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Departures Of NC Correctional Officers Increased By 14% In 2020

Kevin Spencer

In 2020, when COVID-19 was sweeping the globe, the country and the state, more than 1,700 correctional officers left their jobs at North Carolina prisons.

That’s a 14% increase from the number of officers who left in 2019 and the biggest jump in more than a decade, according to an analysis of North Carolina state controller data by the Queens University News Service.

Part of the reason for the increase? Prisons in North Carolina and nationwide were a hotbed for the coronavirus, which spread quickly among inmates and staff.

Latosha Newsome, a former Neuse correctional officer
Latosha Newsome, a former Neuse correctional officer

Last December, Latosha Newsome left her job as a correctional officer at Neuse Correctional Institution, a nearly 800-bed minimum- and medium-security prison in Goldsboro in eastern North Carolina. She had been at Neuse less than a year. She now works at the jail in Wayne County.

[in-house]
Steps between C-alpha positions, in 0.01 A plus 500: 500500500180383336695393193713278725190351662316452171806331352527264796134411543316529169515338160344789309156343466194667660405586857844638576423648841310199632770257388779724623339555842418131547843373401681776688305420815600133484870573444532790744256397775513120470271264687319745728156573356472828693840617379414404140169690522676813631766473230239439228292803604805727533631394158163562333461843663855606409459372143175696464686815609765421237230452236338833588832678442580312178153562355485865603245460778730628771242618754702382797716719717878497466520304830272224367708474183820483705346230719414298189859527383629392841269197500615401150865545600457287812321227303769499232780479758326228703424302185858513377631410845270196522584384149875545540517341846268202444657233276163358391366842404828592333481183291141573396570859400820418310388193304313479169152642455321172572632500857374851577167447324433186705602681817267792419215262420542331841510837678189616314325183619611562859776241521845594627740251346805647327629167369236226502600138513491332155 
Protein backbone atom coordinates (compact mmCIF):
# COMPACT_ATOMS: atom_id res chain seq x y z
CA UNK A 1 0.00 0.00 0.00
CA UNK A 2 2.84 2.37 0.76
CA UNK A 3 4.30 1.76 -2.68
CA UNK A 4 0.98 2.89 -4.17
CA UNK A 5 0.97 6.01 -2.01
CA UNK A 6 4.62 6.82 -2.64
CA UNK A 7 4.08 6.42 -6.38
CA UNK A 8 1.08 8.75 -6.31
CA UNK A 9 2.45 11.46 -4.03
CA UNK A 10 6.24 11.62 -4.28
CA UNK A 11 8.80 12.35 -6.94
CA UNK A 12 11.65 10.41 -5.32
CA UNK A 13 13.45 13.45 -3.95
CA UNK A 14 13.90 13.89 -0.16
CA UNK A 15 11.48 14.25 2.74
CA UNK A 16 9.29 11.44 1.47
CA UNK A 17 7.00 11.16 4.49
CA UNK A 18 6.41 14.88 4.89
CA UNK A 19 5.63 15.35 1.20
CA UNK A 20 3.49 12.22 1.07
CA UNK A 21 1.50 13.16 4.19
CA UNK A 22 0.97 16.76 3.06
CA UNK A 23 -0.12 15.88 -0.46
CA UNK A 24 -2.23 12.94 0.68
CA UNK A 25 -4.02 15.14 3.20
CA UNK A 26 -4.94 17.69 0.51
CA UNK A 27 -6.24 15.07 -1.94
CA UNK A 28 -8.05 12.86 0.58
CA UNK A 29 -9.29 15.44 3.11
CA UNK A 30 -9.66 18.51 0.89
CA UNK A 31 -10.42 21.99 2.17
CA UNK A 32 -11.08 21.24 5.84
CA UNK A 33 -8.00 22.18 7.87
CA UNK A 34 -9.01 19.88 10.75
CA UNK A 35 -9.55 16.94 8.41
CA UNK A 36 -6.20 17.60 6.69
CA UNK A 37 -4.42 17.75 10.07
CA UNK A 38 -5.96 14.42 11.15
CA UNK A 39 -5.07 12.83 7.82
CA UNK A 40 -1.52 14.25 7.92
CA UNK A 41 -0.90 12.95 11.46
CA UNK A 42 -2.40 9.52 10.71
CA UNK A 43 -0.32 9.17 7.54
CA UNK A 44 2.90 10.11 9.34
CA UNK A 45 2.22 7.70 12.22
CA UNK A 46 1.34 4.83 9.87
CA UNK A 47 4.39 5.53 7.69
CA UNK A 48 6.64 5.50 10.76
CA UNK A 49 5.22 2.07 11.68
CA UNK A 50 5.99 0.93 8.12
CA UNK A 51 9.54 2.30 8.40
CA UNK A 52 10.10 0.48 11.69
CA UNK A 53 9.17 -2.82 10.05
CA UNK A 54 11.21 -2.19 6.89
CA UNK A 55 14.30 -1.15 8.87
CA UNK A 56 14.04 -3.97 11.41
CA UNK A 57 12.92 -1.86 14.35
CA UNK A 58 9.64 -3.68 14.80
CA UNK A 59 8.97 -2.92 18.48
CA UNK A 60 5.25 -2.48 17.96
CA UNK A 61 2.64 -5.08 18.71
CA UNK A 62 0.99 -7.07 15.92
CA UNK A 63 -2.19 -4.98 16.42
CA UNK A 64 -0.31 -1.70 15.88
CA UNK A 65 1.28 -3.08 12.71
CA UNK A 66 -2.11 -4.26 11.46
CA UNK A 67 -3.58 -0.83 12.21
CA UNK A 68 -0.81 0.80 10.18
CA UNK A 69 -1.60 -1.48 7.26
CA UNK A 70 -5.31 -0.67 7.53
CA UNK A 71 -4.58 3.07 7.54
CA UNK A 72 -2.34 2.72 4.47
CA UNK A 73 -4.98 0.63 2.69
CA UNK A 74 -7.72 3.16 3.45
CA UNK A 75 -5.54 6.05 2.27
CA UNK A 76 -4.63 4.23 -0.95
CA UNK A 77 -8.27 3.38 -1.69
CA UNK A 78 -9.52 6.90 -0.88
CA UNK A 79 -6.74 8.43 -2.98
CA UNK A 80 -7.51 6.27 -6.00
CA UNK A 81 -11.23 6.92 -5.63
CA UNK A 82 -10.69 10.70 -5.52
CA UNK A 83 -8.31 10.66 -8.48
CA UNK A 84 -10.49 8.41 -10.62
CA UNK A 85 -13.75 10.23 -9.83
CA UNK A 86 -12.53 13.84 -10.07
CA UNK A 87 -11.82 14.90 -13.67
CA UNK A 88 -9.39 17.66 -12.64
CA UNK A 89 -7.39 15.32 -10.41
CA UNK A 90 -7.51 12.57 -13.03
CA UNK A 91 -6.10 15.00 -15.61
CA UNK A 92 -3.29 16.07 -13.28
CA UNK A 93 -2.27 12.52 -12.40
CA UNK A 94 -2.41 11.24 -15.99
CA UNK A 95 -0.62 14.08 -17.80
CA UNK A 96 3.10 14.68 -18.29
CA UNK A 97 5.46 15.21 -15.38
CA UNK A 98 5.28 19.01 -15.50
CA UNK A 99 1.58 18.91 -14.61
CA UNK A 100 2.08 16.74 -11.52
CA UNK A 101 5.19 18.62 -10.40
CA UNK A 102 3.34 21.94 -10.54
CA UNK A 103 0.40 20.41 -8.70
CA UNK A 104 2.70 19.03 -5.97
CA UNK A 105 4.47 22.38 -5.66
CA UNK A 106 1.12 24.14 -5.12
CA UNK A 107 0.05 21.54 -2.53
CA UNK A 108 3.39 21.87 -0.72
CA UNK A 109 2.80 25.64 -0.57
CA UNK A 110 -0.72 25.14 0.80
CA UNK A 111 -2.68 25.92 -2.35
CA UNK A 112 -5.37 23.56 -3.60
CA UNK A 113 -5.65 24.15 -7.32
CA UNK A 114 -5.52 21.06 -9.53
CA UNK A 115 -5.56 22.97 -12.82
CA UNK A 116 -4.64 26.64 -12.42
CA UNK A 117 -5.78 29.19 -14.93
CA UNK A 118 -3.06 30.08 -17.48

Newsome said she left the state prison system for a variety of reasons: Poor pay. Low morale. Dangerous conditions. High turnover.

And COVID-19.

“They couldn’t keep their employees, and it was a lot of COVID going around,” Newsome said.

Statewide, 10,000 inmates have tested positive for COVID-19, including nearly 500 at Neuse, N.C. Department of Public Safety records show. Fifty-three North Carolina inmates died.

Newsome said prison leaders kept officers in the Neuse inmate dorms. Almost half of the roughly 130 officers at Neuse tested positive, she said, including herself.